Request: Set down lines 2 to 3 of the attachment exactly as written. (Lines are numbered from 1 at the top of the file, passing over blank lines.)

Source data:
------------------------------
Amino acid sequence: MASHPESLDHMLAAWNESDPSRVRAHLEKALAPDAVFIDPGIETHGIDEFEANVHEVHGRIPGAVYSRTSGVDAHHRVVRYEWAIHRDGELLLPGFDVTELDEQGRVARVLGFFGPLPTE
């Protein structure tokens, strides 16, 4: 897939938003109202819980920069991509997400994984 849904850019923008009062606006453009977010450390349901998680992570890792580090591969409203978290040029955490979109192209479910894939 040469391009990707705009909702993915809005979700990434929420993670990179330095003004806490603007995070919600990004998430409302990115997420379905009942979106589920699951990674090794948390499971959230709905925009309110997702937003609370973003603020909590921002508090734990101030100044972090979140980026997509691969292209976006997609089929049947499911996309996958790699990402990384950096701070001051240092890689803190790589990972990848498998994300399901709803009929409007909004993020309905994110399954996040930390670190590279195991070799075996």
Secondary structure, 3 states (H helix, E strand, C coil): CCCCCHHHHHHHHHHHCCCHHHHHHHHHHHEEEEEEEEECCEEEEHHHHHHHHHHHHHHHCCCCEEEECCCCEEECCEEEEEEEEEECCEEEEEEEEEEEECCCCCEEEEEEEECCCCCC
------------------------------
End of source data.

């Protein structure tokens, strides 16, 4: 897939938003109202819980920069991509997400994984 849904850019923008009062606006453009977010450390349901998680992570890792580090591969409203978290040029955490979109192209479910894939 040469391009990707705009909702993915809005979700990434929420993670990179330095003004806490603007995070919600990004998430409302990115997420379905009942979106589920699951990674090794948390499971959230709905925009309110997702937003609370973003603020909590921002508090734990101030100044972090979140980026997509691969292209976006997609089929049947499911996309996958790699990402990384950096701070001051240092890689803190790589990972990848498998994300399901709803009929409007909004993020309905994110399954996040930390670190590279195991070799075996």
Secondary structure, 3 states (H helix, E strand, C coil): CCCCCHHHHHHHHHHHCCCHHHHHHHHHHHEEEEEEEEECCEEEEHHHHHHHHHHHHHHHCCCCEEEECCCCEEECCEEEEEEEEEECCEEEEEEEEEEEECCCCCEEEEEEEECCCCCC